Carbon Intensity Indicator (CII) is a rating scheme developed by the IMO to measure the annual emissions performance of all ships above 5,000 GT in terms of CO2 per DWT and distance covered. The CII will be used to determine the annual reduction factor needed to ensure continuous improvement of the ship’s operational carbon intensity within a specific rating level.
Unlike ship design requirements (EEDI, EEXI), the CII focuses on tracking emissions during operations. Specifically, the CII creates a standard to measure how efficiently a ship transports goods or passengers calculated in grams of CO2 emitted per cargo-carrying capacity and nautical mile. Based on collected data, the vessel is given an annual operational carbon intensity rating, ranging from A to E:
- A) Major superior
- B) Minor superior
- C) Moderate
- D) Minor inferior
- E) Inferior
A ship rated D for three consecutive years or E for a single year would have to submit a corrective action plan to show how the required index (C or above) would be achieved.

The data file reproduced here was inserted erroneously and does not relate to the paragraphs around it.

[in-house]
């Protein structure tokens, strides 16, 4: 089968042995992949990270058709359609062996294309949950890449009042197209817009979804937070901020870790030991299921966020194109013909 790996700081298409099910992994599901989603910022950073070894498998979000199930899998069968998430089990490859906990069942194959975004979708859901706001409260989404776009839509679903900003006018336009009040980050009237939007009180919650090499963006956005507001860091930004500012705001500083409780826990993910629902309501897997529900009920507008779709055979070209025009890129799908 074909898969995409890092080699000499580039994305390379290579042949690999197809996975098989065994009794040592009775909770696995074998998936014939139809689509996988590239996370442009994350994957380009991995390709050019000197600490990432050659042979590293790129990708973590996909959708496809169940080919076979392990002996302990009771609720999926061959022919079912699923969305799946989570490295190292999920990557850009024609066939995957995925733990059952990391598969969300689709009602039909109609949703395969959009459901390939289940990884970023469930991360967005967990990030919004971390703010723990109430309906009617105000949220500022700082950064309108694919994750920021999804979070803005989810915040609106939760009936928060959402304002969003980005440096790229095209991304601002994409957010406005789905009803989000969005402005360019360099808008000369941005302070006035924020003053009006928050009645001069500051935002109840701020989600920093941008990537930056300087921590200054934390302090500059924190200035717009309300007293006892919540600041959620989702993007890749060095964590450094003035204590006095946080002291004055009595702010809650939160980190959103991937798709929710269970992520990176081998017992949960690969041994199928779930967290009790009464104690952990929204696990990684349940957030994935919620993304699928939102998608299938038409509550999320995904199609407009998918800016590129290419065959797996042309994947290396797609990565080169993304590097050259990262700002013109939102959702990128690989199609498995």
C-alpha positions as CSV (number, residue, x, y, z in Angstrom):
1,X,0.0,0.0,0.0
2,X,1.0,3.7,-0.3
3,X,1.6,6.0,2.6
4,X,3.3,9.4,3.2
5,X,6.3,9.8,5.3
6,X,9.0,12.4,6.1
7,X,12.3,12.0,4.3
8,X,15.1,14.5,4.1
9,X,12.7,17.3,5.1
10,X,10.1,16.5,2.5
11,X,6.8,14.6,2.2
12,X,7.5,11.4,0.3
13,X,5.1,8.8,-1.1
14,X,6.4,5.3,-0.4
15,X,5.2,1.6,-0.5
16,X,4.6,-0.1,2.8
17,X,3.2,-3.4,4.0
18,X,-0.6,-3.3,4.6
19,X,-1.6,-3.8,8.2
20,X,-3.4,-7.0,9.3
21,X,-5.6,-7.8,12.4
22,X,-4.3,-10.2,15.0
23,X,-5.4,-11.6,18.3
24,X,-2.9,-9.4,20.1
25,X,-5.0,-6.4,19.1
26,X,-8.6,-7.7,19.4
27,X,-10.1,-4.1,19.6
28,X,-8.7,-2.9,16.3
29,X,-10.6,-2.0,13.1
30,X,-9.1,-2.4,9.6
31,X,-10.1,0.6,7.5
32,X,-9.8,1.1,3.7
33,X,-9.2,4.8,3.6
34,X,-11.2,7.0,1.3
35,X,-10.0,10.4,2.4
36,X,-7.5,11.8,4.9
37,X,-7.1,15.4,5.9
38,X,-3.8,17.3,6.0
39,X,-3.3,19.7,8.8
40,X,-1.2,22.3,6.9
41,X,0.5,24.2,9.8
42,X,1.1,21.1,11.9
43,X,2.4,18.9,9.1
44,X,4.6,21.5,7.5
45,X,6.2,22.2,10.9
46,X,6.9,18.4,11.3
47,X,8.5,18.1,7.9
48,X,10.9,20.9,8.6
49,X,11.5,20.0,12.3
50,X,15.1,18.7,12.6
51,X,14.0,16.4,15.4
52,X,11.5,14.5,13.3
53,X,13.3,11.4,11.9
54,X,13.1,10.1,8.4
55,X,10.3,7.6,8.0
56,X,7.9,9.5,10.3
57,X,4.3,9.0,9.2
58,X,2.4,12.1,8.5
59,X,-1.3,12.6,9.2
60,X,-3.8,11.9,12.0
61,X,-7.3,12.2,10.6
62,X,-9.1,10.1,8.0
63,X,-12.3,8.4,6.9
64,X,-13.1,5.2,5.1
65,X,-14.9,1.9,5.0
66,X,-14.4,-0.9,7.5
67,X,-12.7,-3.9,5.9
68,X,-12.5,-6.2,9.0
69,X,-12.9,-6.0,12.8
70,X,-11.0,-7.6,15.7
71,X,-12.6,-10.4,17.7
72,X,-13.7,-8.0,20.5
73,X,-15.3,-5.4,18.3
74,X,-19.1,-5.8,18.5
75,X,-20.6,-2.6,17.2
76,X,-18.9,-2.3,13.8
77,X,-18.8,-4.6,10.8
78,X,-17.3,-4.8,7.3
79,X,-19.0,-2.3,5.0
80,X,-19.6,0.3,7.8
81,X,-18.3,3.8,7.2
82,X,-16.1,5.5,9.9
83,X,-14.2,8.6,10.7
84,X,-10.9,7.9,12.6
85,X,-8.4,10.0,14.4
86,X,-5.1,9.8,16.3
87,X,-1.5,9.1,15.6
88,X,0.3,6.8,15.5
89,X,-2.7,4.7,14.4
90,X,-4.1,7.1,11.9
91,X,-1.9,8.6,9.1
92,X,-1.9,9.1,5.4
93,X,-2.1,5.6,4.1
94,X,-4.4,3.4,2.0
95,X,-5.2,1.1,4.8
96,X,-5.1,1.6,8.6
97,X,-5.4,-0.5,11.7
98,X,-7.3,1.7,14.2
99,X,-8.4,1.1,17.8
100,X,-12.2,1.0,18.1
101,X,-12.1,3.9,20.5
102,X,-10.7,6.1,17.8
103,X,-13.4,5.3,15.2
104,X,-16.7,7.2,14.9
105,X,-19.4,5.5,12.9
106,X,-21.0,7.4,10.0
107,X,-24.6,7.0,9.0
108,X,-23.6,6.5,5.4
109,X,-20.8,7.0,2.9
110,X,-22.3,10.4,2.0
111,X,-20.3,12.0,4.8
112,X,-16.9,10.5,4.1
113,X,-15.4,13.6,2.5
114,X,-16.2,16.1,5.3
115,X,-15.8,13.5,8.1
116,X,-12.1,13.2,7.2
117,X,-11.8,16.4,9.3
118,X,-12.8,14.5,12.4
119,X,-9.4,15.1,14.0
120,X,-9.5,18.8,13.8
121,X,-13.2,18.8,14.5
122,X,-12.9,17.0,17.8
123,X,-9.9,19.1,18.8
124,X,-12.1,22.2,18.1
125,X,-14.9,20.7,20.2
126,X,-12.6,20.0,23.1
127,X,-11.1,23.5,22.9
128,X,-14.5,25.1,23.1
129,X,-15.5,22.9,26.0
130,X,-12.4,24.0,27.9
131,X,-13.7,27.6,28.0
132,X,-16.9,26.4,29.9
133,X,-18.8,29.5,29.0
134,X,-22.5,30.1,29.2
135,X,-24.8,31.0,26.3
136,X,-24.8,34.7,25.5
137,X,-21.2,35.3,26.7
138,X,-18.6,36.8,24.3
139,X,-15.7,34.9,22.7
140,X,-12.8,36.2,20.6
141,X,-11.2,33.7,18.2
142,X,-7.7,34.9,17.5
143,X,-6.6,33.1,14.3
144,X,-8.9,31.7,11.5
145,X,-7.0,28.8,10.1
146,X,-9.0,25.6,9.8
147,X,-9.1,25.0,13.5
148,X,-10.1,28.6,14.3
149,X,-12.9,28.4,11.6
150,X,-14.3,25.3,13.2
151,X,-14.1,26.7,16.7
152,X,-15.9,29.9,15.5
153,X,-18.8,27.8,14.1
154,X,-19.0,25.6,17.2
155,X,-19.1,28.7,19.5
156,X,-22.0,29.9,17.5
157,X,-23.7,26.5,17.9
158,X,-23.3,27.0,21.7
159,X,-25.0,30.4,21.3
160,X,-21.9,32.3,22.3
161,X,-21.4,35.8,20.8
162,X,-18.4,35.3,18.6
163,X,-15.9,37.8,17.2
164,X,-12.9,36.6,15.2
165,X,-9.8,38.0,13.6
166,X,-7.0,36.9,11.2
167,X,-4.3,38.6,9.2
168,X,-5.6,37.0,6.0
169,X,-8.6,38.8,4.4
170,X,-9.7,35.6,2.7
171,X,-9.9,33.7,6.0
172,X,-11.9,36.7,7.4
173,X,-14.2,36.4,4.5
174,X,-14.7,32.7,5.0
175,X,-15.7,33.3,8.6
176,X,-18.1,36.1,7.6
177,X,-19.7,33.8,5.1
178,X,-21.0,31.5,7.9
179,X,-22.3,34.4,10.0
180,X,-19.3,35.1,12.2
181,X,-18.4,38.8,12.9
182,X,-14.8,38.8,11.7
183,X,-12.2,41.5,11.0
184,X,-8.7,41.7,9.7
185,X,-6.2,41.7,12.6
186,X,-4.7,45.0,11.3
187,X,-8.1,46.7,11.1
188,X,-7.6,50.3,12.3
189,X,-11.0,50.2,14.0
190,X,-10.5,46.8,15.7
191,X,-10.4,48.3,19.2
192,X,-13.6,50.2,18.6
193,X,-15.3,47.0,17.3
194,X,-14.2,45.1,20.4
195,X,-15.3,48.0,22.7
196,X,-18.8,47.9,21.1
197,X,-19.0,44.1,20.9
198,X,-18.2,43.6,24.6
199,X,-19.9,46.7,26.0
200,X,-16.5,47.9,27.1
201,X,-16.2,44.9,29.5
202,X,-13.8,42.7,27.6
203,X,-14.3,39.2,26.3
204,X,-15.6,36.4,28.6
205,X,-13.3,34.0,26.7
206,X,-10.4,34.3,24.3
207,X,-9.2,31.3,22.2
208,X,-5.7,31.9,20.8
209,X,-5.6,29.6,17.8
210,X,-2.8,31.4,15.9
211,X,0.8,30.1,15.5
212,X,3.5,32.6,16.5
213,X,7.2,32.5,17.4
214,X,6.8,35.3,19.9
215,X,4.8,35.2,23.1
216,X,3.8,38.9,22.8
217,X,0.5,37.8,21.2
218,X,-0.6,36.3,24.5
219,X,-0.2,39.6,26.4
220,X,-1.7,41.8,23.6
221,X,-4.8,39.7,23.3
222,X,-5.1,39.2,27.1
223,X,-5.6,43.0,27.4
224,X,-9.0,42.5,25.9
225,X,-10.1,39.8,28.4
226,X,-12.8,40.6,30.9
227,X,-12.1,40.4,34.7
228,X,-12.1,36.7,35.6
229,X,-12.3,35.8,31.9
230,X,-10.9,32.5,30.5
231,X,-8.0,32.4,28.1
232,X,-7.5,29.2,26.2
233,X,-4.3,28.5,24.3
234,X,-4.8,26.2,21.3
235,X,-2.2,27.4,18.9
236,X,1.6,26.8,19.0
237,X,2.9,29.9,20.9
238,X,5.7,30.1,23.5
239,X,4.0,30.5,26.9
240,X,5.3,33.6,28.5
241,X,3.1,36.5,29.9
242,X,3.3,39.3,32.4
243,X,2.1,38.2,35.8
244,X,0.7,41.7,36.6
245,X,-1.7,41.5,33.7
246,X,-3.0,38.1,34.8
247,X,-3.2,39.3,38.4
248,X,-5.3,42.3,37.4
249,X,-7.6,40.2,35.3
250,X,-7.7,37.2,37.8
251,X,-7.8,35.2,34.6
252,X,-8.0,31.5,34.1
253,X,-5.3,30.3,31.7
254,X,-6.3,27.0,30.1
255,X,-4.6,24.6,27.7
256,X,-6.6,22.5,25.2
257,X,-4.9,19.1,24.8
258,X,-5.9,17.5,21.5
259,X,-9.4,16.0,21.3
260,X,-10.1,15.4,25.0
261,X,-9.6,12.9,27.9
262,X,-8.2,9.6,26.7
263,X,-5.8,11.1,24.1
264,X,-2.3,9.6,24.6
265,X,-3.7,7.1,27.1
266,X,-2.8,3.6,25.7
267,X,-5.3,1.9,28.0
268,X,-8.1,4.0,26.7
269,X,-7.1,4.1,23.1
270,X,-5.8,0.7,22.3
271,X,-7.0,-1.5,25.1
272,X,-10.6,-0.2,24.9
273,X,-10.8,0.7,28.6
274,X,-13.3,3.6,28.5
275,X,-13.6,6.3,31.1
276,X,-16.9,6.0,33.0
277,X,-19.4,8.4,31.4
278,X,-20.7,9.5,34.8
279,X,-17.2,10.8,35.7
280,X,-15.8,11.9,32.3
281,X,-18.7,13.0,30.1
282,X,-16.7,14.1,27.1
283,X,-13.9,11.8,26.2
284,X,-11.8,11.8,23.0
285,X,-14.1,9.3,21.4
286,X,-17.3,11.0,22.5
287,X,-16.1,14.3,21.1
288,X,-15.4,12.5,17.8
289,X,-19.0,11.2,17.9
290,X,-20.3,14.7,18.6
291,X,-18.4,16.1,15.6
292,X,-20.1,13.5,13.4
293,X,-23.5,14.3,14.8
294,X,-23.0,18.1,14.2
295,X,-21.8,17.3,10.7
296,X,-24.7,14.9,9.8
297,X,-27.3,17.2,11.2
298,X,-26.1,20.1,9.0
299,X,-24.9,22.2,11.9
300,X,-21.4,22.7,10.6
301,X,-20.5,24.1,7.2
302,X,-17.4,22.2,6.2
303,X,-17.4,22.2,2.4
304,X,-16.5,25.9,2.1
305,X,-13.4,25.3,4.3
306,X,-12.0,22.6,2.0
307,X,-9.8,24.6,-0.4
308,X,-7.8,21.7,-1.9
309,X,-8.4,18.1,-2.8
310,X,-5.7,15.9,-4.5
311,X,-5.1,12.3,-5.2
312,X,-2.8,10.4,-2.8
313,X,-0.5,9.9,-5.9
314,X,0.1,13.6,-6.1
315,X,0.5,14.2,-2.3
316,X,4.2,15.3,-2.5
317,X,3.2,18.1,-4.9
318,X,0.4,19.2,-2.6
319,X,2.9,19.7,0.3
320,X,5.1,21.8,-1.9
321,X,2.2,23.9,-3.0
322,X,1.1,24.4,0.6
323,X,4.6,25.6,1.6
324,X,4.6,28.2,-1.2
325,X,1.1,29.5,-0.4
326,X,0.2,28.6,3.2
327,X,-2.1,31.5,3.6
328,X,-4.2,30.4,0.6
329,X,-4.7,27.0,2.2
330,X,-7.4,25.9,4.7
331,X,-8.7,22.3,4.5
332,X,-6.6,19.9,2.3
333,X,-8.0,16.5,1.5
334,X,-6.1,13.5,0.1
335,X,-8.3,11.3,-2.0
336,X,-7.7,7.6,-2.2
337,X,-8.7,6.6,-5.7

The first CII assessment will take place in 2024 based on 2023 data. In 2025, targets for the period 2027-2030 will be decided, with tighter limits on carbon emissions being implemented over time.
DNV INSIGHT: What can be measured can be managed
The Carbon Intensity Indicator (CII) is not only a useful regulatory tool to reach the IMOs GHG targets it has also been designed in part to incentivise owners to take steps to achieve better ratings. As more cargo owners seek to charter vessels with good ratings, investing in technologies to reduce emissions to achieve a better score will be a competitive advantage. Vessels that can demonstrate superior performance may also be able to attract financing with more favourable terms.